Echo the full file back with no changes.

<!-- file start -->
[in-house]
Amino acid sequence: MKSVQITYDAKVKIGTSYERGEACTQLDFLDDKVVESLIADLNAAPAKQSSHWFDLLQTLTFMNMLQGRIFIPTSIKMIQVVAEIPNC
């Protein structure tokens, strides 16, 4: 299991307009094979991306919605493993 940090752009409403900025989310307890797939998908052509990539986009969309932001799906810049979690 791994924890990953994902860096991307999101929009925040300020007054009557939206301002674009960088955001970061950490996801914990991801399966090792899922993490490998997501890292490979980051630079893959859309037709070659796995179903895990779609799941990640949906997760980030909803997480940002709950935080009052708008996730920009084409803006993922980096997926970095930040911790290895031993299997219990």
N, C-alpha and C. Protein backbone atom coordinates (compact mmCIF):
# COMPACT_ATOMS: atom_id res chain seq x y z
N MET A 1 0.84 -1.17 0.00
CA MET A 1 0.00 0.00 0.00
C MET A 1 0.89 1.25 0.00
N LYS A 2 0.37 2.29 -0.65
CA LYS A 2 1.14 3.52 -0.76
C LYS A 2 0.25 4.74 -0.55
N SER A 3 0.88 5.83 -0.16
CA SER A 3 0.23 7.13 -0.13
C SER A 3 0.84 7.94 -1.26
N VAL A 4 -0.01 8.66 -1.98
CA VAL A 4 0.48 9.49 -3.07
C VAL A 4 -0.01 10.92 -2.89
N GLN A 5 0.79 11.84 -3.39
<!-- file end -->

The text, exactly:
[in-house]
Amino acid sequence: MKSVQITYDAKVKIGTSYERGEACTQLDFLDDKVVESLIADLNAAPAKQSSHWFDLLQTLTFMNMLQGRIFIPTSIKMIQVVAEIPNC
């Protein structure tokens, strides 16, 4: 299991307009094979991306919605493993 940090752009409403900025989310307890797939998908052509990539986009969309932001799906810049979690 791994924890990953994902860096991307999101929009925040300020007054009557939206301002674009960088955001970061950490996801914990991801399966090792899922993490490998997501890292490979980051630079893959859309037709070659796995179903895990779609799941990640949906997760980030909803997480940002709950935080009052708008996730920009084409803006993922980096997926970095930040911790290895031993299997219990």
N, C-alpha and C. Protein backbone atom coordinates (compact mmCIF):
# COMPACT_ATOMS: atom_id res chain seq x y z
N MET A 1 0.84 -1.17 0.00
CA MET A 1 0.00 0.00 0.00
C MET A 1 0.89 1.25 0.00
N LYS A 2 0.37 2.29 -0.65
CA LYS A 2 1.14 3.52 -0.76
C LYS A 2 0.25 4.74 -0.55
N SER A 3 0.88 5.83 -0.16
CA SER A 3 0.23 7.13 -0.13
C SER A 3 0.84 7.94 -1.26
N VAL A 4 -0.01 8.66 -1.98
CA VAL A 4 0.48 9.49 -3.07
C VAL A 4 -0.01 10.92 -2.89
N GLN A 5 0.79 11.84 -3.39